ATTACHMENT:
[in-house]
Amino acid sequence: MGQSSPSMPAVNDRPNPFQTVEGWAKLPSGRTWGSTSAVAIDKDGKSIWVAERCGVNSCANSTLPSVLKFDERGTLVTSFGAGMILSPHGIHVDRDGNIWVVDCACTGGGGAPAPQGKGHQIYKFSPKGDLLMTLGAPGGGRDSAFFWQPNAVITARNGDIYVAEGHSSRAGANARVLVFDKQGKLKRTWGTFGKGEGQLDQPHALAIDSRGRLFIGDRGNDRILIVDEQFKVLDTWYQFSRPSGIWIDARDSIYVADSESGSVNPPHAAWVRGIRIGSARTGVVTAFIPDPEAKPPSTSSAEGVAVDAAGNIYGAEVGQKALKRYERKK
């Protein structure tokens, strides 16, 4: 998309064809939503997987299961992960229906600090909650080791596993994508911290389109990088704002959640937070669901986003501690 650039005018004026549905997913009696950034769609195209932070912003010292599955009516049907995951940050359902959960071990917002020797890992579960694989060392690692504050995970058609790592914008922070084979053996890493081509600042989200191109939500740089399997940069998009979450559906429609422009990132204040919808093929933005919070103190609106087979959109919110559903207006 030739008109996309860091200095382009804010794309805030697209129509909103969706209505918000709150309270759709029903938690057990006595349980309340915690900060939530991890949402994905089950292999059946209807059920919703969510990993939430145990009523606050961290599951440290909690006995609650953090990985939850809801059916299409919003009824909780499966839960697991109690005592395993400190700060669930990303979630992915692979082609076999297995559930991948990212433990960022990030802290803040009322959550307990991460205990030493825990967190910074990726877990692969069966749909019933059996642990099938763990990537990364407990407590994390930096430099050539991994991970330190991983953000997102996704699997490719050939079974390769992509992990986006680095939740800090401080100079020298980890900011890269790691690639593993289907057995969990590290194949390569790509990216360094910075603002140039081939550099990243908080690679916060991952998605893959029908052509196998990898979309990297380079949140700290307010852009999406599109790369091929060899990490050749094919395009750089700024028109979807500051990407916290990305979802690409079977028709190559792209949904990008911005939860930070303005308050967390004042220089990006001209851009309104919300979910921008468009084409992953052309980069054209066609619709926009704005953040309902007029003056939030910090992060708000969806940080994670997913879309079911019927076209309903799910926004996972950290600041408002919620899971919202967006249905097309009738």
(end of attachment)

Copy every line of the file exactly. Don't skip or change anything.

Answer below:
[in-house]
Amino acid sequence: MGQSSPSMPAVNDRPNPFQTVEGWAKLPSGRTWGSTSAVAIDKDGKSIWVAERCGVNSCANSTLPSVLKFDERGTLVTSFGAGMILSPHGIHVDRDGNIWVVDCACTGGGGAPAPQGKGHQIYKFSPKGDLLMTLGAPGGGRDSAFFWQPNAVITARNGDIYVAEGHSSRAGANARVLVFDKQGKLKRTWGTFGKGEGQLDQPHALAIDSRGRLFIGDRGNDRILIVDEQFKVLDTWYQFSRPSGIWIDARDSIYVADSESGSVNPPHAAWVRGIRIGSARTGVVTAFIPDPEAKPPSTSSAEGVAVDAAGNIYGAEVGQKALKRYERKK
């Protein structure tokens, strides 16, 4: 998309064809939503997987299961992960229906600090909650080791596993994508911290389109990088704002959640937070669901986003501690 650039005018004026549905997913009696950034769609195209932070912003010292599955009516049907995951940050359902959960071990917002020797890992579960694989060392690692504050995970058609790592914008922070084979053996890493081509600042989200191109939500740089399997940069998009979450559906429609422009990132204040919808093929933005919070103190609106087979959109919110559903207006 030739008109996309860091200095382009804010794309805030697209129509909103969706209505918000709150309270759709029903938690057990006595349980309340915690900060939530991890949402994905089950292999059946209807059920919703969510990993939430145990009523606050961290599951440290909690006995609650953090990985939850809801059916299409919003009824909780499966839960697991109690005592395993400190700060669930990303979630992915692979082609076999297995559930991948990212433990960022990030802290803040009322959550307990991460205990030493825990967190910074990726877990692969069966749909019933059996642990099938763990990537990364407990407590994390930096430099050539991994991970330190991983953000997102996704699997490719050939079974390769992509992990986006680095939740800090401080100079020298980890900011890269790691690639593993289907057995969990590290194949390569790509990216360094910075603002140039081939550099990243908080690679916060991952998605893959029908052509196998990898979309990297380079949140700290307010852009999406599109790369091929060899990490050749094919395009750089700024028109979807500051990407916290990305979802690409079977028709190559792209949904990008911005939860930070303005308050967390004042220089990006001209851009309104919300979910921008468009084409992953052309980069054209066609619709926009704005953040309902007029003056939030910090992060708000969806940080994670997913879309079911019927076209309903799910926004996972950290600041408002919620899971919202967006249905097309009738």